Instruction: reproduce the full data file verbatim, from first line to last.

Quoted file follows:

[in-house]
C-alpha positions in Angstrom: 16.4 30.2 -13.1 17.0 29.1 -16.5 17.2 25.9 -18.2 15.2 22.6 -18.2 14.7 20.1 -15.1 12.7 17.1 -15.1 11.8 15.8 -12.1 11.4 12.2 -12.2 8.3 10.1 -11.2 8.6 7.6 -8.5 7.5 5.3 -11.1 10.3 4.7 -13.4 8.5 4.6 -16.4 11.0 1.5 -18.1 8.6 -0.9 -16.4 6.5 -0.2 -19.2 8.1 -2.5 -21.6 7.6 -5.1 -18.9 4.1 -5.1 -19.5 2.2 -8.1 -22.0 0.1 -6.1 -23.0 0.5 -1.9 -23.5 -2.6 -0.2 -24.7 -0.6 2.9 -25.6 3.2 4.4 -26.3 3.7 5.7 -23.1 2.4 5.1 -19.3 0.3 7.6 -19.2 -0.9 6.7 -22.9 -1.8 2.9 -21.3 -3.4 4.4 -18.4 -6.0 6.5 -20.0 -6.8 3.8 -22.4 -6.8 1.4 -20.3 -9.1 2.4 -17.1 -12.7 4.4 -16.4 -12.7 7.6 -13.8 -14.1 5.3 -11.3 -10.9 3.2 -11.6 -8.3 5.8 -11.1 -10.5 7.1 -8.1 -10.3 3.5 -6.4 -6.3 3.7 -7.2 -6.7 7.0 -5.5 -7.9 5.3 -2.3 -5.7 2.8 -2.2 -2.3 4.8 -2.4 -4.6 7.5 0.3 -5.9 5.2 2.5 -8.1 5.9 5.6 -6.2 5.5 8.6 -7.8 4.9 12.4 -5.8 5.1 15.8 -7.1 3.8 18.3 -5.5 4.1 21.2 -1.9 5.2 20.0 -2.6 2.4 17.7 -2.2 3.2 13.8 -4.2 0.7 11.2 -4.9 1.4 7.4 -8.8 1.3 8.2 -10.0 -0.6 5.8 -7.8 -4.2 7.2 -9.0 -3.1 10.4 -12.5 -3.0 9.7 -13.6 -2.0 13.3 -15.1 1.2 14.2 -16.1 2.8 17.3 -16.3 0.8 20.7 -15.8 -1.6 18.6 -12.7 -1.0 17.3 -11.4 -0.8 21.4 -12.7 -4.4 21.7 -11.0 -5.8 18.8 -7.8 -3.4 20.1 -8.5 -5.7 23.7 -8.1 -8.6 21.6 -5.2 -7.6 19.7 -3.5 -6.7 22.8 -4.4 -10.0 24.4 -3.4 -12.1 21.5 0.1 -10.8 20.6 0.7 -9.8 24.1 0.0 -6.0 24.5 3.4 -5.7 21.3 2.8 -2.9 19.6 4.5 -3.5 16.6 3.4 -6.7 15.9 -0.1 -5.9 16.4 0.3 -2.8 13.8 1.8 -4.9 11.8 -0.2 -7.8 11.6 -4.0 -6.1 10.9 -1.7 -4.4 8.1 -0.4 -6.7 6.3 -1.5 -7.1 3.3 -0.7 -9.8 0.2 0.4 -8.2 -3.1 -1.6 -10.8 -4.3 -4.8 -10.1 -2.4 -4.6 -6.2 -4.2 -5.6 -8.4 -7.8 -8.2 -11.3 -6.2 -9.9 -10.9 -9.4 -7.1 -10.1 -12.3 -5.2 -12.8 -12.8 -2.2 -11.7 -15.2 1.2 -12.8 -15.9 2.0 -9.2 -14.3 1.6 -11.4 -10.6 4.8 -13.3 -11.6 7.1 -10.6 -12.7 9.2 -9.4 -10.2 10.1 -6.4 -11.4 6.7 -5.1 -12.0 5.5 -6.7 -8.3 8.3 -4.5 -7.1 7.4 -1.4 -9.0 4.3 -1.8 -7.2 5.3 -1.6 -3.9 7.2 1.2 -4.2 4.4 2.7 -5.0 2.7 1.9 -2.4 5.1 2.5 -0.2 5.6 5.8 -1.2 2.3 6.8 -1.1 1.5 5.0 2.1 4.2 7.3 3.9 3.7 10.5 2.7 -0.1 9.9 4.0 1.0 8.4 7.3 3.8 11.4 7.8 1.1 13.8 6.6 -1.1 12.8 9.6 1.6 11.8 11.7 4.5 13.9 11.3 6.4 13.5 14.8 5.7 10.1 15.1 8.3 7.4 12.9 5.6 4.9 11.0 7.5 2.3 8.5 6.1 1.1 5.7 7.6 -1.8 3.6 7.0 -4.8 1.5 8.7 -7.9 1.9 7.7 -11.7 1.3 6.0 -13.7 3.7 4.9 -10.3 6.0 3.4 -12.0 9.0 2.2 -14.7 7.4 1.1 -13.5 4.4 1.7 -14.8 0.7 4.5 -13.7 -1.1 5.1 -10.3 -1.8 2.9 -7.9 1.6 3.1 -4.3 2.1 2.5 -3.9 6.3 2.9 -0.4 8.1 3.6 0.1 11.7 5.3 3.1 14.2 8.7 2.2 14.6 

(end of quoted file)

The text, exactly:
[in-house]
C-alpha positions in Angstrom: 16.4 30.2 -13.1 17.0 29.1 -16.5 17.2 25.9 -18.2 15.2 22.6 -18.2 14.7 20.1 -15.1 12.7 17.1 -15.1 11.8 15.8 -12.1 11.4 12.2 -12.2 8.3 10.1 -11.2 8.6 7.6 -8.5 7.5 5.3 -11.1 10.3 4.7 -13.4 8.5 4.6 -16.4 11.0 1.5 -18.1 8.6 -0.9 -16.4 6.5 -0.2 -19.2 8.1 -2.5 -21.6 7.6 -5.1 -18.9 4.1 -5.1 -19.5 2.2 -8.1 -22.0 0.1 -6.1 -23.0 0.5 -1.9 -23.5 -2.6 -0.2 -24.7 -0.6 2.9 -25.6 3.2 4.4 -26.3 3.7 5.7 -23.1 2.4 5.1 -19.3 0.3 7.6 -19.2 -0.9 6.7 -22.9 -1.8 2.9 -21.3 -3.4 4.4 -18.4 -6.0 6.5 -20.0 -6.8 3.8 -22.4 -6.8 1.4 -20.3 -9.1 2.4 -17.1 -12.7 4.4 -16.4 -12.7 7.6 -13.8 -14.1 5.3 -11.3 -10.9 3.2 -11.6 -8.3 5.8 -11.1 -10.5 7.1 -8.1 -10.3 3.5 -6.4 -6.3 3.7 -7.2 -6.7 7.0 -5.5 -7.9 5.3 -2.3 -5.7 2.8 -2.2 -2.3 4.8 -2.4 -4.6 7.5 0.3 -5.9 5.2 2.5 -8.1 5.9 5.6 -6.2 5.5 8.6 -7.8 4.9 12.4 -5.8 5.1 15.8 -7.1 3.8 18.3 -5.5 4.1 21.2 -1.9 5.2 20.0 -2.6 2.4 17.7 -2.2 3.2 13.8 -4.2 0.7 11.2 -4.9 1.4 7.4 -8.8 1.3 8.2 -10.0 -0.6 5.8 -7.8 -4.2 7.2 -9.0 -3.1 10.4 -12.5 -3.0 9.7 -13.6 -2.0 13.3 -15.1 1.2 14.2 -16.1 2.8 17.3 -16.3 0.8 20.7 -15.8 -1.6 18.6 -12.7 -1.0 17.3 -11.4 -0.8 21.4 -12.7 -4.4 21.7 -11.0 -5.8 18.8 -7.8 -3.4 20.1 -8.5 -5.7 23.7 -8.1 -8.6 21.6 -5.2 -7.6 19.7 -3.5 -6.7 22.8 -4.4 -10.0 24.4 -3.4 -12.1 21.5 0.1 -10.8 20.6 0.7 -9.8 24.1 0.0 -6.0 24.5 3.4 -5.7 21.3 2.8 -2.9 19.6 4.5 -3.5 16.6 3.4 -6.7 15.9 -0.1 -5.9 16.4 0.3 -2.8 13.8 1.8 -4.9 11.8 -0.2 -7.8 11.6 -4.0 -6.1 10.9 -1.7 -4.4 8.1 -0.4 -6.7 6.3 -1.5 -7.1 3.3 -0.7 -9.8 0.2 0.4 -8.2 -3.1 -1.6 -10.8 -4.3 -4.8 -10.1 -2.4 -4.6 -6.2 -4.2 -5.6 -8.4 -7.8 -8.2 -11.3 -6.2 -9.9 -10.9 -9.4 -7.1 -10.1 -12.3 -5.2 -12.8 -12.8 -2.2 -11.7 -15.2 1.2 -12.8 -15.9 2.0 -9.2 -14.3 1.6 -11.4 -10.6 4.8 -13.3 -11.6 7.1 -10.6 -12.7 9.2 -9.4 -10.2 10.1 -6.4 -11.4 6.7 -5.1 -12.0 5.5 -6.7 -8.3 8.3 -4.5 -7.1 7.4 -1.4 -9.0 4.3 -1.8 -7.2 5.3 -1.6 -3.9 7.2 1.2 -4.2 4.4 2.7 -5.0 2.7 1.9 -2.4 5.1 2.5 -0.2 5.6 5.8 -1.2 2.3 6.8 -1.1 1.5 5.0 2.1 4.2 7.3 3.9 3.7 10.5 2.7 -0.1 9.9 4.0 1.0 8.4 7.3 3.8 11.4 7.8 1.1 13.8 6.6 -1.1 12.8 9.6 1.6 11.8 11.7 4.5 13.9 11.3 6.4 13.5 14.8 5.7 10.1 15.1 8.3 7.4 12.9 5.6 4.9 11.0 7.5 2.3 8.5 6.1 1.1 5.7 7.6 -1.8 3.6 7.0 -4.8 1.5 8.7 -7.9 1.9 7.7 -11.7 1.3 6.0 -13.7 3.7 4.9 -10.3 6.0 3.4 -12.0 9.0 2.2 -14.7 7.4 1.1 -13.5 4.4 1.7 -14.8 0.7 4.5 -13.7 -1.1 5.1 -10.3 -1.8 2.9 -7.9 1.6 3.1 -4.3 2.1 2.5 -3.9 6.3 2.9 -0.4 8.1 3.6 0.1 11.7 5.3 3.1 14.2 8.7 2.2 14.6 